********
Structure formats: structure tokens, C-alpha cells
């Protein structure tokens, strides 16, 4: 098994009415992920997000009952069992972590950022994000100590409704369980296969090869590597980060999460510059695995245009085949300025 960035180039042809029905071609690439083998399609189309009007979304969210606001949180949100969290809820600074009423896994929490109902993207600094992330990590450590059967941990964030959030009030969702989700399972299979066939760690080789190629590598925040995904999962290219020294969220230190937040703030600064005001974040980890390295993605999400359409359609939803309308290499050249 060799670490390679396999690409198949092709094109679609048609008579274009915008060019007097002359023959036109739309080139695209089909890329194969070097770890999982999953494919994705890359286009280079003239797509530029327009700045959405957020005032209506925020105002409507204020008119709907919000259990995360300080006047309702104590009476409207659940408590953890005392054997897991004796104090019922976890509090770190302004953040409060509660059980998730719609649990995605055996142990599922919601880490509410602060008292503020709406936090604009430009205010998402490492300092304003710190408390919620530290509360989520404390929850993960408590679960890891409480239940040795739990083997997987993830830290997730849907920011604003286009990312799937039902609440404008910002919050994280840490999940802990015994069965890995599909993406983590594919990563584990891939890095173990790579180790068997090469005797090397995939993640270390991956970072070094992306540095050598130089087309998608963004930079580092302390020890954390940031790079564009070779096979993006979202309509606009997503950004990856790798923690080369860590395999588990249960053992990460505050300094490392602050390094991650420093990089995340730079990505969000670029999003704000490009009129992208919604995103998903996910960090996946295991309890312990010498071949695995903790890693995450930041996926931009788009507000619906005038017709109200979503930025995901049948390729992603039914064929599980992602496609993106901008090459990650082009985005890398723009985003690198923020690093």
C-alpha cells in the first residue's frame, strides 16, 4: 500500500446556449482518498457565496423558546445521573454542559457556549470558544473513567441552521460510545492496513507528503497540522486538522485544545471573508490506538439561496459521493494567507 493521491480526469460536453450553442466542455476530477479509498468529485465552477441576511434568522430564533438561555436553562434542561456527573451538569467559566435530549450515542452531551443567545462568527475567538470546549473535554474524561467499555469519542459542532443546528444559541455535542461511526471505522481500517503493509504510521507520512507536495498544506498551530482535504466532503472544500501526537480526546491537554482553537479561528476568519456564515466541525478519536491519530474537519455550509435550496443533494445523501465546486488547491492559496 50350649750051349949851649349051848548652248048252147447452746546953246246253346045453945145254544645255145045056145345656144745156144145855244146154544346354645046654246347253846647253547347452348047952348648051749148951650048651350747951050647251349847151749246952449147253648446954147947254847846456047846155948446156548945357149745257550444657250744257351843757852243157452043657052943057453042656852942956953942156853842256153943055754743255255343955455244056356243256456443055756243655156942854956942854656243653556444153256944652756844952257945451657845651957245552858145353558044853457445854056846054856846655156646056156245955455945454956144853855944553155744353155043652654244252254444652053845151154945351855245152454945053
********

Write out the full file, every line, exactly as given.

Structure formats: structure tokens, C-alpha cells
């Protein structure tokens, strides 16, 4: 098994009415992920997000009952069992972590950022994000100590409704369980296969090869590597980060999460510059695995245009085949300025 960035180039042809029905071609690439083998399609189309009007979304969210606001949180949100969290809820600074009423896994929490109902993207600094992330990590450590059967941990964030959030009030969702989700399972299979066939760690080789190629590598925040995904999962290219020294969220230190937040703030600064005001974040980890390295993605999400359409359609939803309308290499050249 060799670490390679396999690409198949092709094109679609048609008579274009915008060019007097002359023959036109739309080139695209089909890329194969070097770890999982999953494919994705890359286009280079003239797509530029327009700045959405957020005032209506925020105002409507204020008119709907919000259990995360300080006047309702104590009476409207659940408590953890005392054997897991004796104090019922976890509090770190302004953040409060509660059980998730719609649990995605055996142990599922919601880490509410602060008292503020709406936090604009430009205010998402490492300092304003710190408390919620530290509360989520404390929850993960408590679960890891409480239940040795739990083997997987993830830290997730849907920011604003286009990312799937039902609440404008910002919050994280840490999940802990015994069965890995599909993406983590594919990563584990891939890095173990790579180790068997090469005797090397995939993640270390991956970072070094992306540095050598130089087309998608963004930079580092302390020890954390940031790079564009070779096979993006979202309509606009997503950004990856790798923690080369860590395999588990249960053992990460505050300094490392602050390094991650420093990089995340730079990505969000670029999003704000490009009129992208919604995103998903996910960090996946295991309890312990010498071949695995903790890693995450930041996926931009788009507000619906005038017709109200979503930025995901049948390729992603039914064929599980992602496609993106901008090459990650082009985005890398723009985003690198923020690093």
C-alpha cells in the first residue's frame, strides 16, 4: 500500500446556449482518498457565496423558546445521573454542559457556549470558544473513567441552521460510545492496513507528503497540522486538522485544545471573508490506538439561496459521493494567507 493521491480526469460536453450553442466542455476530477479509498468529485465552477441576511434568522430564533438561555436553562434542561456527573451538569467559566435530549450515542452531551443567545462568527475567538470546549473535554474524561467499555469519542459542532443546528444559541455535542461511526471505522481500517503493509504510521507520512507536495498544506498551530482535504466532503472544500501526537480526546491537554482553537479561528476568519456564515466541525478519536491519530474537519455550509435550496443533494445523501465546486488547491492559496 50350649750051349949851649349051848548652248048252147447452746546953246246253346045453945145254544645255145045056145345656144745156144145855244146154544346354645046654246347253846647253547347452348047952348648051749148951650048651350747951050647251349847151749246952449147253648446954147947254847846456047846155948446156548945357149745257550444657250744257351843757852243157452043657052943057453042656852942956953942156853842256153943055754743255255343955455244056356243256456443055756243655156942854956942854656243653556444153256944652756844952257945451657845651957245552858145353558044853457445854056846054856846655156646056156245955455945454956144853855944553155744353155043652654244252254444652053845151154945351855245152454945053